Junksmith

Members
  • Content Count

    239
  • Joined

  • Last visited

About Junksmith

  • Rank
    Member

Profile Information

  • Gender
    Male
  • Location
    Keedysville, MD
  • Interests
    Forgin', Fishin', and Firearms

Converted

  • Location
    Maryland, USA
  • Biography
    Married white male. One kid & lots of scrap metal.
  • Interests
    Blacksmithing, Music, Restoring my old house, & anything else I can get into.
  • Occupation
    Graphic Designer

Recent Profile Visitors

4,861 profile views
  1. I've used old Ford wrenches from the early 1900's to make knives. I anneal then super quench with good results. Not like spring steel, but better than a spike knife. It's the Ford logo that really sells them.
  2. Making your own tools may be my favorite part of being a blacksmith!
  3. Custom door knocker in the form of a Maryland blue crab. Hot oil finish with brass highlights and clear coat.
  4. Custom door knocker in the form of a Maryland blue crab. Hot oil finish with brass highlights and clear coat.
  5. Custom door knocker in the form of a Maryland blue crab. Hot oil finish with brass highlights and clear coat. 17 individual pieces in all.
  6. Junksmith

    Arms ready to attach

    This statue was created to mark a tree planted in honor of Wayne Rose. Wayne was a skydiver and, ironically, died in a plane crash that happened too fast to jump from. His father commissioned this right after his death in the spring of 2016.
  7. This statue was created to mark a tree planted in honor of Wayne Rose. Wayne was a skydiving instructor and, ironically, died in a plane crash that happened almost immediately after takeoff. No time to jump. His father commissioned this right after his death in the spring of 2016.
  8. Junksmith

    Legs ready to attach

    This statue was created to mark a tree planted in honor of Wayne Rose. Wayne was a skydiving instructor and, ironically, died in a plane crash that happened almost immediately after takeoff. No time to jump. His father commissioned this right after his death in the spring of 2016.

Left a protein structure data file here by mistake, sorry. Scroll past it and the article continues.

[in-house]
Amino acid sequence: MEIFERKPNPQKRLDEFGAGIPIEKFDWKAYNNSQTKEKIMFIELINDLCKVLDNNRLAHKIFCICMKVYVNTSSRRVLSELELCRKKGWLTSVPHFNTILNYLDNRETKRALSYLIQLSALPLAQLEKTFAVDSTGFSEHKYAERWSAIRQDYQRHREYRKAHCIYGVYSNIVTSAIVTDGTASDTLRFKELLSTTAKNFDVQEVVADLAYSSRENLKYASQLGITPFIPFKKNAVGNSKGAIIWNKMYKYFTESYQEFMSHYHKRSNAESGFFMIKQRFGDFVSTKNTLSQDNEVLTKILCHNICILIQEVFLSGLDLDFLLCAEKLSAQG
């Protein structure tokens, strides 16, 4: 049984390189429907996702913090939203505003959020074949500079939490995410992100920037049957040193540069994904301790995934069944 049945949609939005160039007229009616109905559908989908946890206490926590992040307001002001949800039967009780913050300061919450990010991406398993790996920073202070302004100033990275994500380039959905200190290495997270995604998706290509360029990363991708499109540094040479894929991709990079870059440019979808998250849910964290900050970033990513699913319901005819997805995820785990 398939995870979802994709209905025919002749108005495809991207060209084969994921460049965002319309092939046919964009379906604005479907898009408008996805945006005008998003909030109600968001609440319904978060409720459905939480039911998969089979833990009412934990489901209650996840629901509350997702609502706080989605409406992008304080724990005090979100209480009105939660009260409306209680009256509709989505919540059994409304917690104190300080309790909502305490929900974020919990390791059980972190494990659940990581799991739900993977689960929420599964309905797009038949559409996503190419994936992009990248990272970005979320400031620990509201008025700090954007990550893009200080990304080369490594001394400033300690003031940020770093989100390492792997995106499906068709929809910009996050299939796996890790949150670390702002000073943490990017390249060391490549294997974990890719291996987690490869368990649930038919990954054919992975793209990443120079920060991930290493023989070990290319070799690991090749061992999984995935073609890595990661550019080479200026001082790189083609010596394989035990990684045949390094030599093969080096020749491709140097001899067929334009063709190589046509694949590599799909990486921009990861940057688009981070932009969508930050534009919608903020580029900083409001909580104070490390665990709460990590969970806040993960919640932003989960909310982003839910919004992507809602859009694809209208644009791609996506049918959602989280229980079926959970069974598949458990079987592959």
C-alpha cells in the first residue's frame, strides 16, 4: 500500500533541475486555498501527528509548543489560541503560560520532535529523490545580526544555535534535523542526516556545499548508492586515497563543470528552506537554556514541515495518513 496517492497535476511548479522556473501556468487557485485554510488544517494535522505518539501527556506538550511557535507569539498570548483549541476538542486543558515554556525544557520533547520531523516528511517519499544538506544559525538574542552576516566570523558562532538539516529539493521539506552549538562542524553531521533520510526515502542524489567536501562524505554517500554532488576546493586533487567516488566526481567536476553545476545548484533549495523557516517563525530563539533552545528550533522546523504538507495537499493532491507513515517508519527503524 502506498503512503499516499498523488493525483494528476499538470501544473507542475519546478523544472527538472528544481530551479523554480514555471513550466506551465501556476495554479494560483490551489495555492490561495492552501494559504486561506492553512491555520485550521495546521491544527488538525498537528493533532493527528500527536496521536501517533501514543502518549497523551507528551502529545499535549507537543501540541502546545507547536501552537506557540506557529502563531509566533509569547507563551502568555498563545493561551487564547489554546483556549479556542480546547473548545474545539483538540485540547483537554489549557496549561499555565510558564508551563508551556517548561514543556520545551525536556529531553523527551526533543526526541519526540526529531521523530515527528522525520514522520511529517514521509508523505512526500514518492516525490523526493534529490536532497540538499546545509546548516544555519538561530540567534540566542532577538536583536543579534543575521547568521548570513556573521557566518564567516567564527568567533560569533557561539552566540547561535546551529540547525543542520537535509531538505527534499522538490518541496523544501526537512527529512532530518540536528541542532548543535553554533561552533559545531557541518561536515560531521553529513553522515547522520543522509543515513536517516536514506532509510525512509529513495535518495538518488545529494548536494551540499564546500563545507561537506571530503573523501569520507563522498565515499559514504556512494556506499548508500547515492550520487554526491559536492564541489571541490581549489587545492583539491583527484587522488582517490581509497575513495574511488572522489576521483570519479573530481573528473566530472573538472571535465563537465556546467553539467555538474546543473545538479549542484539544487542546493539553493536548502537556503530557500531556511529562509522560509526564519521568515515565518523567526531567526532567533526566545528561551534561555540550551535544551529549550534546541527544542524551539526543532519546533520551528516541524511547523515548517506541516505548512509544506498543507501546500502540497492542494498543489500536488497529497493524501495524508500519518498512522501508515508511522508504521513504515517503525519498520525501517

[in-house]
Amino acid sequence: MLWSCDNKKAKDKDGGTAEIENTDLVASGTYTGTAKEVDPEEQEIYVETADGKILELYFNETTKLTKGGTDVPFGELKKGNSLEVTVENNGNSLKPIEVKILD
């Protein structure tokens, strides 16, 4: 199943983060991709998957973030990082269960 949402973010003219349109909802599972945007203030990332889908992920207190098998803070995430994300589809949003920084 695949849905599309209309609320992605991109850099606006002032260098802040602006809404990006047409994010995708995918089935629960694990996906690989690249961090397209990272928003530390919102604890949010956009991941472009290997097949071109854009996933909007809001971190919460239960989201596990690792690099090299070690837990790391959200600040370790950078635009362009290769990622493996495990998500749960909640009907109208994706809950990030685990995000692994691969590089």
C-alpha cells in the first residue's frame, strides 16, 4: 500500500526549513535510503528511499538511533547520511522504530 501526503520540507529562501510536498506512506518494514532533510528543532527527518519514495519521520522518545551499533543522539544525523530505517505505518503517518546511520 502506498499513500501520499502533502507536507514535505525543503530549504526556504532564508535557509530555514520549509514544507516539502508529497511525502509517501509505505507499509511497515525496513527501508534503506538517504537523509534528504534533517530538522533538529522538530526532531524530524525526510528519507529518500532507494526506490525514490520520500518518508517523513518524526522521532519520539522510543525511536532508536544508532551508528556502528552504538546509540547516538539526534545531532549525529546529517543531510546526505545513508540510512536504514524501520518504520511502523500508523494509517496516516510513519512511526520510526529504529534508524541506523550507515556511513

9. This statue was created to mark a tree planted in honor of Wayne Rose. Wayne was a skydiving instructor and, ironically, died in a plane crash that happened almost immediately after takeoff. No time to jump. His father commissioned this right after his death in the spring of 2016.
  10. This statue was created to mark a tree planted in honor of Wayne Rose. Wayne was a skydiving instructor and, ironically, died in a plane crash that happened almost immediately after takeoff. No time to jump. His father commissioned this right after his death in the spring of 2016.
  11. The memorial was finished with a bronze powdercoat and a brass nameplate. It is now in Delaware at the airfield where Wayne received his skydiving certification. RIP Wayne.
  12. All wonderful ideas. Alan, yours in particular are going to be a game changer. Mr. Woolridge, I do have a v shaped jig made of angle iron welded to a flat. I just need to weld on a bit of a stabilizer so it doesn't walk on me.
  13. Thank you everyone. The pilot holes weren't the greatest idea, but at least they'll be on the inside.
  14. I'm in the middle of a garden trellis that requires pieces of 1/2" round bar to intersect perpendicularly at a few spots. The plan all along has been to slit the horizontal pieces of 1/2" round so the solid pieces can pass through vertically. Essentially a section of grate. What's killing me is slitting and drifting the round bar. I can make a single hole that's not too off center, but I need three in a row and can't get them lined up. I drilled pilot holes which was probably a mistake. the essential question is, can I take a length of 1/2" round bar and put 3 roughly aligned 1/2" holes in it? Wish I could use square. thanks
  15. Hay-budden produced anvils between 1880 and 1920 in Brooklyn, NY. That at least gives you a date range. I've got two. Love 'em!